Bloggers vs. the “real” media (again)

January 2nd, 2005 – 8:33 pm
Tagged as: Uncategorized

In the latest issue of New York Press, Matt Taibbi has a great column that uses Time Magazine’s pathetic choice of President Bush as their “Person of the Year” to make some points about both bloggers and big media.

But more often than not, the gripe about bloggers isn’t that they’re unethical. It’s that they’re small. In the minds of people like Sullivan, not being part of a big structure intrinsically degrades the amateur, makes him a member of a separate and lower class; whereas in fact the solidarity of any journalist should always lie with the blogger before it lies with, say, the president. Journalists are all on the same side, or ought to be, anyway.

Not Time magazine, though. Time lay with the president. Time big-time lay with the president. What was great about Sullivan’s “Year of the Insurgents” column last week was how beautifully it threw the rest of the “Person of the Year” issue into contrast. Here’s Sullivan bitching about bloggers needing to stay on the margins where they belong; meanwhile, his “respectable” media company is joyously prancing back and forth along 190 glossy pages with George Bush’s cock wedged firmly in its mouth.

The “Person of the Year” issue has always been a symphonic tribute to the heroic possibilities of pompous sycophancy, but the pomposity of this year’s issue bests by a factor of at least two or three the pomposity of any previous issue. From the Rushmorean cover portrait of Bush (which over the headline “An American Revolutionary” was such a brazen and transparent effort to recall George Washington that it was embarrassing) to the “Why We Fight” black-and-white portraiture of the aggrieved president sitting somberly at the bedside of the war-wounded, this issue is positively hysterical in its iconolatry. One even senses that this avalanche of overwrought power worship is inspired by the very fact of George Bush’s being such an obviously unworthy receptacle for such attentions. From beginning to end, the magazine behaves like a man who knocks himself out making an extravagant six-course candlelit dinner for a blow-up doll, in an effort to convince himself he’s really in love.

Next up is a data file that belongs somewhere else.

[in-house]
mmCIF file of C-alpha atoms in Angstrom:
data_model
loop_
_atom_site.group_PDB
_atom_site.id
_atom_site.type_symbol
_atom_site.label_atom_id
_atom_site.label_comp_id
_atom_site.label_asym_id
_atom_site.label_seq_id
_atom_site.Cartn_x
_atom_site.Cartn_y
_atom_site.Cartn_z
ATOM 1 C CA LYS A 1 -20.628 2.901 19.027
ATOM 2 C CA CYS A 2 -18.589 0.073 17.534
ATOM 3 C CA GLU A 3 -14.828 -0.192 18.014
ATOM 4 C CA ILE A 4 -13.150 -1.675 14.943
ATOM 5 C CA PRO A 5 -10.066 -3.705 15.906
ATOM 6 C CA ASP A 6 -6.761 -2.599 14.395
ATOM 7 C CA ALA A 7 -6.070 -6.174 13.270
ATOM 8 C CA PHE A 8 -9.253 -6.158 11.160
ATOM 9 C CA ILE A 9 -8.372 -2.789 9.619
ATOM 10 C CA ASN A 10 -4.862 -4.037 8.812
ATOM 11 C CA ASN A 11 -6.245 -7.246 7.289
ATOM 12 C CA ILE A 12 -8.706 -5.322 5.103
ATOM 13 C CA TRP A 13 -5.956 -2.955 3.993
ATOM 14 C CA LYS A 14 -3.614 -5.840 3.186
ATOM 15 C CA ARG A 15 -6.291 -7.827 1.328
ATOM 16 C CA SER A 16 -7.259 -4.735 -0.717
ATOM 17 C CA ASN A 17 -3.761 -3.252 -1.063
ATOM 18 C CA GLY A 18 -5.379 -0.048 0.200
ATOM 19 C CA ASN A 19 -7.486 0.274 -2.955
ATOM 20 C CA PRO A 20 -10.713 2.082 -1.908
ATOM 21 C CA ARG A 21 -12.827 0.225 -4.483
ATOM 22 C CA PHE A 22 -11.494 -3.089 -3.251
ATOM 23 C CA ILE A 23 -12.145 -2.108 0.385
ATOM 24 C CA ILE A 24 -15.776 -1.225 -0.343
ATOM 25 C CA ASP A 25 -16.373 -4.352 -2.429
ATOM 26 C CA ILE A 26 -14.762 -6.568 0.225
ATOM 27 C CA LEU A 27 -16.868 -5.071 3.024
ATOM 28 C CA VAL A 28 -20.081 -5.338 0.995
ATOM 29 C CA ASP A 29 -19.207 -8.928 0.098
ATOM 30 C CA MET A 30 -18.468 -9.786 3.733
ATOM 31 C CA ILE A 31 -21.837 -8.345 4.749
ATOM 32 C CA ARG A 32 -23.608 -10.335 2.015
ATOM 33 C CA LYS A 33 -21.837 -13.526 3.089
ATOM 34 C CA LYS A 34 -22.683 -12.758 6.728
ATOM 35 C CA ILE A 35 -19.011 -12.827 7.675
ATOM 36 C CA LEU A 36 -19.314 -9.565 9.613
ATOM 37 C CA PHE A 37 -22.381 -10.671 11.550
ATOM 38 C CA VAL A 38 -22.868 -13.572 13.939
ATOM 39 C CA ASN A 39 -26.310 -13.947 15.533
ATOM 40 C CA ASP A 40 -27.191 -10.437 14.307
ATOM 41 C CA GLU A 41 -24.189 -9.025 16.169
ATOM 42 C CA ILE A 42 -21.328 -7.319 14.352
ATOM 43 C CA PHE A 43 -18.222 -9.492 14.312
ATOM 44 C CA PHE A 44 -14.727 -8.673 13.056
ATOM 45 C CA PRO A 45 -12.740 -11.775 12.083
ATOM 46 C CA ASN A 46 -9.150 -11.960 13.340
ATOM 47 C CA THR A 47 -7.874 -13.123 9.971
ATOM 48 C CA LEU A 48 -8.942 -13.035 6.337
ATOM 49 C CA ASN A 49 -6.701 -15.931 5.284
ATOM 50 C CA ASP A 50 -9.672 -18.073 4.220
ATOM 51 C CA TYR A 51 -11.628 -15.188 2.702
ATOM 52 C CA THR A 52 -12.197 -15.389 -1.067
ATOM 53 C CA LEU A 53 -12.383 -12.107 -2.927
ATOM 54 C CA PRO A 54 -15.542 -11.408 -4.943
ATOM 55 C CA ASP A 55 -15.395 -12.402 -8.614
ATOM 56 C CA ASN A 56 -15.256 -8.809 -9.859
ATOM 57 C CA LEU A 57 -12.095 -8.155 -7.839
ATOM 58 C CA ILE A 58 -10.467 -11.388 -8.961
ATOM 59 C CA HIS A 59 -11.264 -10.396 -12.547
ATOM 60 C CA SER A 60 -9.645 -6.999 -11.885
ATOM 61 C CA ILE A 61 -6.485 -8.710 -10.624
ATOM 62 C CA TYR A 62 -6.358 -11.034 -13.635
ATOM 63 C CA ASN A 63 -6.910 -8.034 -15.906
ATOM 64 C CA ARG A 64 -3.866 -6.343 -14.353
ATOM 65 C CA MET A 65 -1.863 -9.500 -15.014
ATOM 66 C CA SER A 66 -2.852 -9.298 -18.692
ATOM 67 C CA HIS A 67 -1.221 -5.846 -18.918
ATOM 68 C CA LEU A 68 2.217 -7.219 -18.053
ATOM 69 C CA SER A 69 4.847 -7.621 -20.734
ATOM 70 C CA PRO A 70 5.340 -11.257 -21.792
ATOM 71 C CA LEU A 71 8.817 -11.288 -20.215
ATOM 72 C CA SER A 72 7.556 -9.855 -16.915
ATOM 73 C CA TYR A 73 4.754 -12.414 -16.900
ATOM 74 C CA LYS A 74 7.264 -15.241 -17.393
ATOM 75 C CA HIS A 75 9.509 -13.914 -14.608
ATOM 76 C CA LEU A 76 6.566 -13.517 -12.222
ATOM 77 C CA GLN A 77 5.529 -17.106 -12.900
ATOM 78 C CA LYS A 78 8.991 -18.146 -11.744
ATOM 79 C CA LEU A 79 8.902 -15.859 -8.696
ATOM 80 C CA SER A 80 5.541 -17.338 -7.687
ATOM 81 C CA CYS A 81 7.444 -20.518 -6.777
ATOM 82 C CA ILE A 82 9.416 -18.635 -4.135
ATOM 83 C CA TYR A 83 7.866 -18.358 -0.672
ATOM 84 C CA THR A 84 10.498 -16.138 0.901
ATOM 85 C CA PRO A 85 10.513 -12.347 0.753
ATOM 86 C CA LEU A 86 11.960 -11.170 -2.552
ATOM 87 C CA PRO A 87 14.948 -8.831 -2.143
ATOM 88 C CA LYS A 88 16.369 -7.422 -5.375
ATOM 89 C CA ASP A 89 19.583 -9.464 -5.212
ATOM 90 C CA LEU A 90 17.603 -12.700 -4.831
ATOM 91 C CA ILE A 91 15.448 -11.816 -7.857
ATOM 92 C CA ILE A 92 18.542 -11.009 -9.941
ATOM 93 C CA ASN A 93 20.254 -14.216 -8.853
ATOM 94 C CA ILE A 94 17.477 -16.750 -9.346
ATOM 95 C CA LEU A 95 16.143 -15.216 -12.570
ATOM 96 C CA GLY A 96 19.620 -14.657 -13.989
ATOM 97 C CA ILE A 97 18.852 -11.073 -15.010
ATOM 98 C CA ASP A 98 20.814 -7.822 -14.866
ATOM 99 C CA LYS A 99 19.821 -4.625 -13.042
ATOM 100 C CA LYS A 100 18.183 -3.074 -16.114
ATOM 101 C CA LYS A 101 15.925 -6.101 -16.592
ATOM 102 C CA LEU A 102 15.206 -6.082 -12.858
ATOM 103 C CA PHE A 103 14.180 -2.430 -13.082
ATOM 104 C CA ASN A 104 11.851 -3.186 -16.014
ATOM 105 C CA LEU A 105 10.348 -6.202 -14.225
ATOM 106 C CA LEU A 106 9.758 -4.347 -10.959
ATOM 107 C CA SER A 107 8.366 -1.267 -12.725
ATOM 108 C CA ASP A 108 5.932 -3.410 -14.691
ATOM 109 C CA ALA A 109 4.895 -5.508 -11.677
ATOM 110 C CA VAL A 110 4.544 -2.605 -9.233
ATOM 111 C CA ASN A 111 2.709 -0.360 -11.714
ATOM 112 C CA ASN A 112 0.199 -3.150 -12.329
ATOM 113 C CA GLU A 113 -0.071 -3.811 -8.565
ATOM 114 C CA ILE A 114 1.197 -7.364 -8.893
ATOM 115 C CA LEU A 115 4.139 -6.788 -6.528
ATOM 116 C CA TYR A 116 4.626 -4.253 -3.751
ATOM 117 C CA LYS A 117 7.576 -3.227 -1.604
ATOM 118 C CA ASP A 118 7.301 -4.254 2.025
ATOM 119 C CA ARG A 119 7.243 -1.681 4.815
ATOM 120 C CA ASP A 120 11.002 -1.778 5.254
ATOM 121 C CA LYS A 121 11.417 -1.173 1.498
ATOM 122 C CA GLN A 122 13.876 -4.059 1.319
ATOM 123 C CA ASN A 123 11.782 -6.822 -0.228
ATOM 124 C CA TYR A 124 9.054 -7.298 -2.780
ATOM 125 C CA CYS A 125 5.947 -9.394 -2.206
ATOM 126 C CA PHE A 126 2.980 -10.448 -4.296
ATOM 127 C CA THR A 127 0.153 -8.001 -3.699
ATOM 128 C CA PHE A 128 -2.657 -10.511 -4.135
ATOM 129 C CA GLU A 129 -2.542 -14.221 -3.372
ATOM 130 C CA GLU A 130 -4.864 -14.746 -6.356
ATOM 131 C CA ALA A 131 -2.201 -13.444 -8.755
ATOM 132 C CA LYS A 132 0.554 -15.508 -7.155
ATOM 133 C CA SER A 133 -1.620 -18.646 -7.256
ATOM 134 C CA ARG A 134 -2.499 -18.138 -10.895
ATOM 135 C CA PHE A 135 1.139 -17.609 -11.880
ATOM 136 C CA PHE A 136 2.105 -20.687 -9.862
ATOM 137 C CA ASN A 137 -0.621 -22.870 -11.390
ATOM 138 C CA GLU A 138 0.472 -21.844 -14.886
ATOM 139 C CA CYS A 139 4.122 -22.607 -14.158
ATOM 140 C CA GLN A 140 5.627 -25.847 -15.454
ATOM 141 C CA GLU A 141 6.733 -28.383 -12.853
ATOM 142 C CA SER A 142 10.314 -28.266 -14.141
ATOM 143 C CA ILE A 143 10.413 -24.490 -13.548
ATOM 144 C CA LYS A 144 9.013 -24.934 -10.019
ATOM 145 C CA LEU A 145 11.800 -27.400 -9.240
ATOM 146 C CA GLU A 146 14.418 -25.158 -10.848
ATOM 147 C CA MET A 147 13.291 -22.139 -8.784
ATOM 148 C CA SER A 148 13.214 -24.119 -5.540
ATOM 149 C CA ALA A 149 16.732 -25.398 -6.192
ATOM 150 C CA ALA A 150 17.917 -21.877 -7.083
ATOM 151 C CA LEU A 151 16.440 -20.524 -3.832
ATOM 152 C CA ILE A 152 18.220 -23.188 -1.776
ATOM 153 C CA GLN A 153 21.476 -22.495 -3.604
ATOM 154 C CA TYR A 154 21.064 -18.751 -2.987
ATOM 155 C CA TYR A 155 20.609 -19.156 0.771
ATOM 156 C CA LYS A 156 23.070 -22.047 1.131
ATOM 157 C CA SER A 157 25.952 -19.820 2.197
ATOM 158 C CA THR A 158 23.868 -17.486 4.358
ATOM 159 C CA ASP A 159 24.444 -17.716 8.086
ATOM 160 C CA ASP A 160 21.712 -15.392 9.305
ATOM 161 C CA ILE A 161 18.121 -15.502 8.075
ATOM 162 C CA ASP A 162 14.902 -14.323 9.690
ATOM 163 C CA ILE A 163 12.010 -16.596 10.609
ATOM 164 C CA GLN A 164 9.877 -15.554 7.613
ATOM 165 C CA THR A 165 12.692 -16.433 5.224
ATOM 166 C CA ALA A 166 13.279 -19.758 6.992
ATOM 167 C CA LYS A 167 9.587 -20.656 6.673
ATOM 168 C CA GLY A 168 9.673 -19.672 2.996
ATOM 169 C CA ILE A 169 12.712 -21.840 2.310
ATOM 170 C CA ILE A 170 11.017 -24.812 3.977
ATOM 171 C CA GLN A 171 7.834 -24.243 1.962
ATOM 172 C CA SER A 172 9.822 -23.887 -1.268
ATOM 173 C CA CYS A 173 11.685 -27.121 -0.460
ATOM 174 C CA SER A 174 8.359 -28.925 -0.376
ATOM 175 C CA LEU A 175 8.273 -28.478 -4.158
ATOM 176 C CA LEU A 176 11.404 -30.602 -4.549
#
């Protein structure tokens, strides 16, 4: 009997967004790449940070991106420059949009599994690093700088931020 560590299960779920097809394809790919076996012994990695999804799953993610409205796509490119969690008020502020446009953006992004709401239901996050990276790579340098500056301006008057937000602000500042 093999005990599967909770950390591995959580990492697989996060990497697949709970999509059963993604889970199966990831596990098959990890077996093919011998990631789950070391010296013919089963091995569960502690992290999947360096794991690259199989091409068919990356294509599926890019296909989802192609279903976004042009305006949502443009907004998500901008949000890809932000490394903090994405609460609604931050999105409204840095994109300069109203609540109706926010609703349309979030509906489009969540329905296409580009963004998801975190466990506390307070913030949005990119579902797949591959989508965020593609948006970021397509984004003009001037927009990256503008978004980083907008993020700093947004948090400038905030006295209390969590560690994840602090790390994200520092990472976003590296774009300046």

One of the main points he makes, and one I definitely agree with, is that the media is supposed to see itself as an adversary of the government, working hard to make sure the politicians are held accountable for what they say and do. Apparently much of the mainstream media doesn’t think that’s the case anymore, while at the same time they want to act like they’re carrying on the great journalistic traditions of the past.

[via Atrios and others]

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